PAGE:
• Penicillium roqueforti was accidentally discovered many centuries ago. According to legend, it happened when a shepherd from France left bread and cheese in a cave to chase after a beautiful girl. When he returned, he saw a mold on the cheese, but he didn’t know what caused it. He also notices that the cheese had a pleasant smell even though it was moldy. This species of fungi is mainly used today in the production of blue cheeses precisely because it gives them a special smell, flavor, aroma, and color (8).
  • An American mycologist, Charles Thom, described P. roqueforti in 1906. (9). I addition to making cheese, this species was also used to treat gangrene for many years before Alexander Fleming isolated penicillin (8).
  • The essential fact about P. roqueforti is that it is not pathogenic to plants and animals. This species does not produce penicillin which is used to make antibiotics, so it is safe for allergic people (2).
  • This fungus indeed produces mycotoxins such as PR toxin and Roquefortin C, but these toxins are not harmful to people too. PR toxin is not stable in cheese and is rapidly transformed into PR imine, which is also not toxic (3). The level of Roquefortin C in cheese made from it is usually too low to produce toxic effects.

P. roqueforti benefits

Many species of the genus Penicillium are important and very useful in the industry. The most important application of this fungi is the production of different types of blue cheeses, which gives the flavor and color of these cheeses. People made these cheeses millennia ago, around 6000 BC. Today, different blue cheeses are represented in different countries: Roquefort, Fourme d’Ambert, Bleu des Causses and Bleu de Gex in France; Gorgonzola in Italy, Cabrales and Piicón de Valdeón in Spain; Stilton in the UK (3).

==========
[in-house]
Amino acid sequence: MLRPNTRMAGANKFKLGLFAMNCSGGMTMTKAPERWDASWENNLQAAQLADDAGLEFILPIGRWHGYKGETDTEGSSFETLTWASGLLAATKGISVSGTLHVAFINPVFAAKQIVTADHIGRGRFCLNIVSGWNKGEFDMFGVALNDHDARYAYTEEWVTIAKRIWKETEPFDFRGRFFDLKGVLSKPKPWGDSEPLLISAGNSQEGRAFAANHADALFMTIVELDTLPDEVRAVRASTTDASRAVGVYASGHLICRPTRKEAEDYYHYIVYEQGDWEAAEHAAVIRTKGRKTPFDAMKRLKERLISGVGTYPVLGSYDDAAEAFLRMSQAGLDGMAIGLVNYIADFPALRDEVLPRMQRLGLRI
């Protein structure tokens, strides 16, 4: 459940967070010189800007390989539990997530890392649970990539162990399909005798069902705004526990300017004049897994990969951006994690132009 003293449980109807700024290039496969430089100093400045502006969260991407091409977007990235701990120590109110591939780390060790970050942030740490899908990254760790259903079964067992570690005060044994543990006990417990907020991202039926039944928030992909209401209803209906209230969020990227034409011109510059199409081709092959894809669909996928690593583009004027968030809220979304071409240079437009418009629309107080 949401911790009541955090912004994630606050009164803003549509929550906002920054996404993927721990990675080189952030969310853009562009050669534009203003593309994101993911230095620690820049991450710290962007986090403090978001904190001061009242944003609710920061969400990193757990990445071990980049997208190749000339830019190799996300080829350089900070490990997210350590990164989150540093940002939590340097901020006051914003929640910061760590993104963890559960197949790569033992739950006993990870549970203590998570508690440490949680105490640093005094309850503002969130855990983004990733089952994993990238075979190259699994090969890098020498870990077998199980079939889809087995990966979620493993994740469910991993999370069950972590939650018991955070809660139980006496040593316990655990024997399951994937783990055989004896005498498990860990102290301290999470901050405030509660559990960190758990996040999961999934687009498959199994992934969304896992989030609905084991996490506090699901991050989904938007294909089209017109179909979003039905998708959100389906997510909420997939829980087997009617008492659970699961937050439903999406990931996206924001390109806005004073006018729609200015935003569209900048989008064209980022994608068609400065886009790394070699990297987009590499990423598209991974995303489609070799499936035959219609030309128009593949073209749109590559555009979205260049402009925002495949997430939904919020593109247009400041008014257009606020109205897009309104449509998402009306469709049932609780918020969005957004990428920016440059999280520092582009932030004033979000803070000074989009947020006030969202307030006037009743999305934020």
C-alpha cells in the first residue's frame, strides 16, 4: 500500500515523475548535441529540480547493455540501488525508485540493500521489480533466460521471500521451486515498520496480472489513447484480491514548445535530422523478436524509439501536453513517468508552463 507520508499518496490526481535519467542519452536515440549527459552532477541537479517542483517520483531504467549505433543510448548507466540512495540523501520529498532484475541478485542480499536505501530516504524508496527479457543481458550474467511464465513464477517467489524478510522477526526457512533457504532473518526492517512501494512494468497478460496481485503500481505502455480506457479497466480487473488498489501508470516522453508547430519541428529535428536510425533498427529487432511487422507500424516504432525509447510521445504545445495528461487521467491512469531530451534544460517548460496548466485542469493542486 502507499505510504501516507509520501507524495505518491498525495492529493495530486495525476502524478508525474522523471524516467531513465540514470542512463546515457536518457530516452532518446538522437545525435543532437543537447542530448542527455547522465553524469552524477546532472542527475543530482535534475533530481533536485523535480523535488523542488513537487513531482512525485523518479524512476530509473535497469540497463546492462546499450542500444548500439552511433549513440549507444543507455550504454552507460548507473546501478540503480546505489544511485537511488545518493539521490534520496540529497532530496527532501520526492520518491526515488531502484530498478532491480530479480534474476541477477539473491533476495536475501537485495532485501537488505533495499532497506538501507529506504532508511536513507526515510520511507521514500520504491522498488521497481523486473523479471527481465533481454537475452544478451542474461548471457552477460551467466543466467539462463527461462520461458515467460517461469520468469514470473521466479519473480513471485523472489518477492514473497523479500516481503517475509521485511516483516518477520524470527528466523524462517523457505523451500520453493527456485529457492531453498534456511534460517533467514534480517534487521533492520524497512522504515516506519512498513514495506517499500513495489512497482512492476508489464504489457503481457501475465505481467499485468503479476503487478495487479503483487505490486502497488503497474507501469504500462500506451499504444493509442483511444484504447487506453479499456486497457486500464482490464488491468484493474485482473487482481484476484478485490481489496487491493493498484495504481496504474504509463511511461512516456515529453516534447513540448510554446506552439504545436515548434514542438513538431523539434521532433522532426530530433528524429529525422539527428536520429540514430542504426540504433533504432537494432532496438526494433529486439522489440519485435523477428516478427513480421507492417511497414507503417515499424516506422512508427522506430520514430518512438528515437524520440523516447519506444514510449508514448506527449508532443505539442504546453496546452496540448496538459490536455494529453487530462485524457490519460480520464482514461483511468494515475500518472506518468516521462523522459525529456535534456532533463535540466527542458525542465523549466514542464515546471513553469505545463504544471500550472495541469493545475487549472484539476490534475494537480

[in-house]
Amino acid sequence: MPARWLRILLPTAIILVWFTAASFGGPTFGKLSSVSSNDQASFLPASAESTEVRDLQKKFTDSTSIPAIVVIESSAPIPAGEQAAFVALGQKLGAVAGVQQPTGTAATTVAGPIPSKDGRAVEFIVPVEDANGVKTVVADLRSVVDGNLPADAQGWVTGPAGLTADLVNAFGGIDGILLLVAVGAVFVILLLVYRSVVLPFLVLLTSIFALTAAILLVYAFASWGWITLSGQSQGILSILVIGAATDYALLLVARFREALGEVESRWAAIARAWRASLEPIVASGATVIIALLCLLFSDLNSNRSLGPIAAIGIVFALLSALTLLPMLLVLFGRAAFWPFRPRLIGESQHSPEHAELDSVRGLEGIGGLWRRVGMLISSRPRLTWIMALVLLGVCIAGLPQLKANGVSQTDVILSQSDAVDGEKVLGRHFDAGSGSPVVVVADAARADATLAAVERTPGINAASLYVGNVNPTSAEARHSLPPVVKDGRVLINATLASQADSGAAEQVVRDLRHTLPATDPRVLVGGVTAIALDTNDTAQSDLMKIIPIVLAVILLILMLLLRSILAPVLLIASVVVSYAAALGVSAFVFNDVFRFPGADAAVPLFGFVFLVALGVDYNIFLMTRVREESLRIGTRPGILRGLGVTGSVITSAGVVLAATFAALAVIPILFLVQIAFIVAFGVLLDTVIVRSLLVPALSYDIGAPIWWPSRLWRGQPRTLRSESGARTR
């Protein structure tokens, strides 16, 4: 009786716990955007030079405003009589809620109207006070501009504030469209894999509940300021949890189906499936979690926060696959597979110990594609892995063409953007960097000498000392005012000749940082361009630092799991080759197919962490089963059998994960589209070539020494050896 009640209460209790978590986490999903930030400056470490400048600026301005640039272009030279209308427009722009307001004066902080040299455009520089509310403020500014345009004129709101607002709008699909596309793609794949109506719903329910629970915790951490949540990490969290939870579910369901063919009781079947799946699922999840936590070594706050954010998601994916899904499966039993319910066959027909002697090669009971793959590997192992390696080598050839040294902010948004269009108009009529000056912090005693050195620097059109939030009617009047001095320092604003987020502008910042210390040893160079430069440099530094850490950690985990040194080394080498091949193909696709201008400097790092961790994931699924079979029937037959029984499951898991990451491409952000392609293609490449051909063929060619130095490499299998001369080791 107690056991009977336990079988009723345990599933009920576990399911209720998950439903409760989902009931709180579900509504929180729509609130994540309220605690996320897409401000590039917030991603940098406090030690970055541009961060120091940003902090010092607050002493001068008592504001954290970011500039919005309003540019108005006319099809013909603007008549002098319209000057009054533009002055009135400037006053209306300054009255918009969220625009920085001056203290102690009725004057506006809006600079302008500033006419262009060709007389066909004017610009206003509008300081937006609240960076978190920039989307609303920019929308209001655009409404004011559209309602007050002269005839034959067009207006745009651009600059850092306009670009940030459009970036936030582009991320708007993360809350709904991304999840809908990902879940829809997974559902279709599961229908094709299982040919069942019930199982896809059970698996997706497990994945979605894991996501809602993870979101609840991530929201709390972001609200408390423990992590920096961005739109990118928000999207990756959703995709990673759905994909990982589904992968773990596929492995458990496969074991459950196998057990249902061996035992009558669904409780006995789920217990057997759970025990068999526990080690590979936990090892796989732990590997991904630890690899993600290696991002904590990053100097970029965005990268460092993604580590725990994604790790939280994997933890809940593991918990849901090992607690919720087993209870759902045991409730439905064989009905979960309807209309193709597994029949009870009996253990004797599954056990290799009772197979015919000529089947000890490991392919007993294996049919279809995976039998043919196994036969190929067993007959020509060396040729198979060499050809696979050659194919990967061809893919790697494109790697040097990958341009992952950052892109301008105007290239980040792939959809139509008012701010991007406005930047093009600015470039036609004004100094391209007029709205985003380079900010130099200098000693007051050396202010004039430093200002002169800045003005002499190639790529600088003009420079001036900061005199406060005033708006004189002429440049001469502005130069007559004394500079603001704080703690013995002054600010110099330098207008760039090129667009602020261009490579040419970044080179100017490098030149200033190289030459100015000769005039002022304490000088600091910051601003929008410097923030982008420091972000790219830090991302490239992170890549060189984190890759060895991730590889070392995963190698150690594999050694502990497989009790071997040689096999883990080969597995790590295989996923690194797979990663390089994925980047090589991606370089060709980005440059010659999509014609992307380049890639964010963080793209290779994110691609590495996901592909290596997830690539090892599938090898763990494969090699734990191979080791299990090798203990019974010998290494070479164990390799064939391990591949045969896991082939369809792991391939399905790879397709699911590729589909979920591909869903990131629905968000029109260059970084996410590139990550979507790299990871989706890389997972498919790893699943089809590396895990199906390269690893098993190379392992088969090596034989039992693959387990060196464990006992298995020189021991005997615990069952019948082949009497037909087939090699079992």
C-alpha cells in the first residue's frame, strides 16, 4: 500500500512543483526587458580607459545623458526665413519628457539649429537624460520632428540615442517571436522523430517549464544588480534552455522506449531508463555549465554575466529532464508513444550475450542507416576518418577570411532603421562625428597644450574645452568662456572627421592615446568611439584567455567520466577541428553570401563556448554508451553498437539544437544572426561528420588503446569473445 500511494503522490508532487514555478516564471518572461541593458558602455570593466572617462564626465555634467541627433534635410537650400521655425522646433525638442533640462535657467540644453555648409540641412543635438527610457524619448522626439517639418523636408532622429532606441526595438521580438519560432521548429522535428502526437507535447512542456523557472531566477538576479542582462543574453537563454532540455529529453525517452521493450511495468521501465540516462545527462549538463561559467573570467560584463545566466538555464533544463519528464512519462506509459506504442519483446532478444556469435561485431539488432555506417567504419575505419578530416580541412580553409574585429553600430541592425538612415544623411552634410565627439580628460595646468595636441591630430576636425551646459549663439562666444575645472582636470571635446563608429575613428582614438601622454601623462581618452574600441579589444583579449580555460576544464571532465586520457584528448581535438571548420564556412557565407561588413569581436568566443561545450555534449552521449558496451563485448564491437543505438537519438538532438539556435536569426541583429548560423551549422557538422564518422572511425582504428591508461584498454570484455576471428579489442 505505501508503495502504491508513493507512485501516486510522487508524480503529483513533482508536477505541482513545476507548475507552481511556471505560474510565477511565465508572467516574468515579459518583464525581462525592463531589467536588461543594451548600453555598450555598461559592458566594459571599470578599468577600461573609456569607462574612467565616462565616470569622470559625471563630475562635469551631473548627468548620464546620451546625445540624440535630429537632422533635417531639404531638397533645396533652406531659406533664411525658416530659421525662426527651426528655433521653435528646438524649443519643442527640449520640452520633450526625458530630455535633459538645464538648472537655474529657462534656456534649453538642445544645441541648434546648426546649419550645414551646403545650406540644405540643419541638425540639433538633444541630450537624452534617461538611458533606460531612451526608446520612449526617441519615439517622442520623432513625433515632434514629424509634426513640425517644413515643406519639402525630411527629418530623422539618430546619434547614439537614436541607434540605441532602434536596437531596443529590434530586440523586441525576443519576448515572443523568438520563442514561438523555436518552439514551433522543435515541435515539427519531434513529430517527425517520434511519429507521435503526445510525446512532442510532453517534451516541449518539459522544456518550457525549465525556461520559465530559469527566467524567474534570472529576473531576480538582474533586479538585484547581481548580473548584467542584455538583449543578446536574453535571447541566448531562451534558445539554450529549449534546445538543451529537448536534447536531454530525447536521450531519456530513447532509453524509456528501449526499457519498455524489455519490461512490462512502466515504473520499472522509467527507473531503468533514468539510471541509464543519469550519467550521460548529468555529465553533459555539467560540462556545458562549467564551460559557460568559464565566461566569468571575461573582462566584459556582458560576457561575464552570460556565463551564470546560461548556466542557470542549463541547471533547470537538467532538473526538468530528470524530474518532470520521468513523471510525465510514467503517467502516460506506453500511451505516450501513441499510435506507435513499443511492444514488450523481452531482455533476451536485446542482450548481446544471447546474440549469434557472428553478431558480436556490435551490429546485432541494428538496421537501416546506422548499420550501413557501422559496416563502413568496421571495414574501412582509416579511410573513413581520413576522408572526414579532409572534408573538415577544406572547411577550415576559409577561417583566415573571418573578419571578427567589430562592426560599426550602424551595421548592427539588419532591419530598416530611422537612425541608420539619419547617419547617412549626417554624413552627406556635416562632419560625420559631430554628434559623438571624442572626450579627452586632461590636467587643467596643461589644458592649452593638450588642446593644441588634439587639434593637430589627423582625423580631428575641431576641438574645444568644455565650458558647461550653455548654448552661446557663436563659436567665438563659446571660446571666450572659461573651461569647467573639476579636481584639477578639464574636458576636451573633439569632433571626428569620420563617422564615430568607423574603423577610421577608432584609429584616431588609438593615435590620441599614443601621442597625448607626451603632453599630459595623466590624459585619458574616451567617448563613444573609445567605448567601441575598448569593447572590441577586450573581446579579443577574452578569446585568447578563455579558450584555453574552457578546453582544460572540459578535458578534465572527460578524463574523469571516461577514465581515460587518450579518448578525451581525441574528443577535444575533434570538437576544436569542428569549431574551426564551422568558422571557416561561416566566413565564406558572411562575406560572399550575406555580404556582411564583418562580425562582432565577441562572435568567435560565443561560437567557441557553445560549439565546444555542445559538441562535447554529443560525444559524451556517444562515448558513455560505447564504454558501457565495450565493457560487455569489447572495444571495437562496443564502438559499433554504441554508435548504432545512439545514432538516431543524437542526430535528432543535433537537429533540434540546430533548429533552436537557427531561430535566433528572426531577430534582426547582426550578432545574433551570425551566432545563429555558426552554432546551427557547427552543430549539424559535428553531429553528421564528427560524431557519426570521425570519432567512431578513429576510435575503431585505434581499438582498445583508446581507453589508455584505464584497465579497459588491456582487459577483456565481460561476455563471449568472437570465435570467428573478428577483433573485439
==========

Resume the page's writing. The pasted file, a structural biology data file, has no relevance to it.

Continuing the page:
Penicillium roqueforti has high values of specific molecules to be considered a “multifunctional cell factory.” Products of secondary metabolism such as MPA and AND A are of interest. MPA is an immunosuppressant used to prevent transplant rejection or in psoriasis treatment. At the same time, AND A is considered to be of potential interest as an anticancer drug due to its’ inhibitory activity. Its enzyme products also are helpful (1).

In the coming decades, it might be possible to grow this fungus even in marine conditions to increase the production of high-value(6).

References

  1. Coton E, Coton M, Hymery N, Mounier J, Jany L. (2020). Penicillium roqueforti: an overview of its genetics, physiology, metabolism, and biotechnological applications. Elsevier.
  2. Roqueforti (1997). Attachment I – – Final risk assessment Penicillium roqueforti. US EPA.
  3. Penicillium roqueforti: characteristics, habitant, Retrieved from https://warbletoncouncil.org/penicillium-roqueforti-11359.
  4. Boysen M, Skouboe P, Frisvad J, Rossen L (1996). Reclassification of the Penicillium roqueforti group into three species on the basis of molecular genetic and biochemical Microbiology 142(3):541-9.
  5. Rankovic R (2014). Sistematika Prirodno-matematički fakultet, Kragujevac.
  6. Mioso R, Toledo Marante J., Herrera Bravo de Laguna I (2014). Penicillium roqueforti: a multifunctional cell factory of high value-added molecules. Journal of Applied Microbiology 118:781-791.
  7. Samson A., Eckardt C, Orth R (1977). The taxonomy of Penicillium species from fermented cheeses. Antonie van Leveuwenhoek 43:341-350.
  8. Hartson W (2014). Top 10 facts about Roqueforti Retrieved from www.express.co.uk.
  9. Thom C (1909) Fungi in cheese ripeming; Camembert and U.S.D.A. Bureau of Animal Industry Bulletina 82:1-39.
  10. Larroche C, Arpah M, Gros B. (1989) Methyl-ketone production by Ca-alginate/ Eudragit RL entapped spores of Penicillium roqueforti. Enzyme and Microbial Technology 11(2):106-112.

Published: July 27, 2021 Updated: August 19, 2021

John Ward

Written by:

Account Executive
Mold Busters

Fact checked by:

CPI, CMI, CMR
Mold Busters

Charles Leduc